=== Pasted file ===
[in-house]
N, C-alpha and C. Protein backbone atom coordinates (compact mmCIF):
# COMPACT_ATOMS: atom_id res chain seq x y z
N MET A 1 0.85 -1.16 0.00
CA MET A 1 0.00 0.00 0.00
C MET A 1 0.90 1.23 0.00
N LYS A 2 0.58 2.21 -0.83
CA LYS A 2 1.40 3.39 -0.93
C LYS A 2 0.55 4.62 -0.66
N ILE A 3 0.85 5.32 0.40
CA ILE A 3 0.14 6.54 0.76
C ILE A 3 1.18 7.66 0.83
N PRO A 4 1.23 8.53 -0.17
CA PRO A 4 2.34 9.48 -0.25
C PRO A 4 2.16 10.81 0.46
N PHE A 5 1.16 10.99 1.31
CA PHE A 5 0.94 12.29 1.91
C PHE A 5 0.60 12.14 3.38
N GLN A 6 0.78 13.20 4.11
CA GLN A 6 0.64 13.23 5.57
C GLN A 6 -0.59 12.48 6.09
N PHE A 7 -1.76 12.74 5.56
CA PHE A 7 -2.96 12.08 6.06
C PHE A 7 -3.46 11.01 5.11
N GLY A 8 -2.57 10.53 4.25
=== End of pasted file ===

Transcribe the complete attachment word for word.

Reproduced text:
[in-house]
N, C-alpha and C. Protein backbone atom coordinates (compact mmCIF):
# COMPACT_ATOMS: atom_id res chain seq x y z
N MET A 1 0.85 -1.16 0.00
CA MET A 1 0.00 0.00 0.00
C MET A 1 0.90 1.23 0.00
N LYS A 2 0.58 2.21 -0.83
CA LYS A 2 1.40 3.39 -0.93
C LYS A 2 0.55 4.62 -0.66
N ILE A 3 0.85 5.32 0.40
CA ILE A 3 0.14 6.54 0.76
C ILE A 3 1.18 7.66 0.83
N PRO A 4 1.23 8.53 -0.17
CA PRO A 4 2.34 9.48 -0.25
C PRO A 4 2.16 10.81 0.46
N PHE A 5 1.16 10.99 1.31
CA PHE A 5 0.94 12.29 1.91
C PHE A 5 0.60 12.14 3.38
N GLN A 6 0.78 13.20 4.11
CA GLN A 6 0.64 13.23 5.57
C GLN A 6 -0.59 12.48 6.09
N PHE A 7 -1.76 12.74 5.56
CA PHE A 7 -2.96 12.08 6.06
C PHE A 7 -3.46 11.01 5.11
N GLY A 8 -2.57 10.53 4.25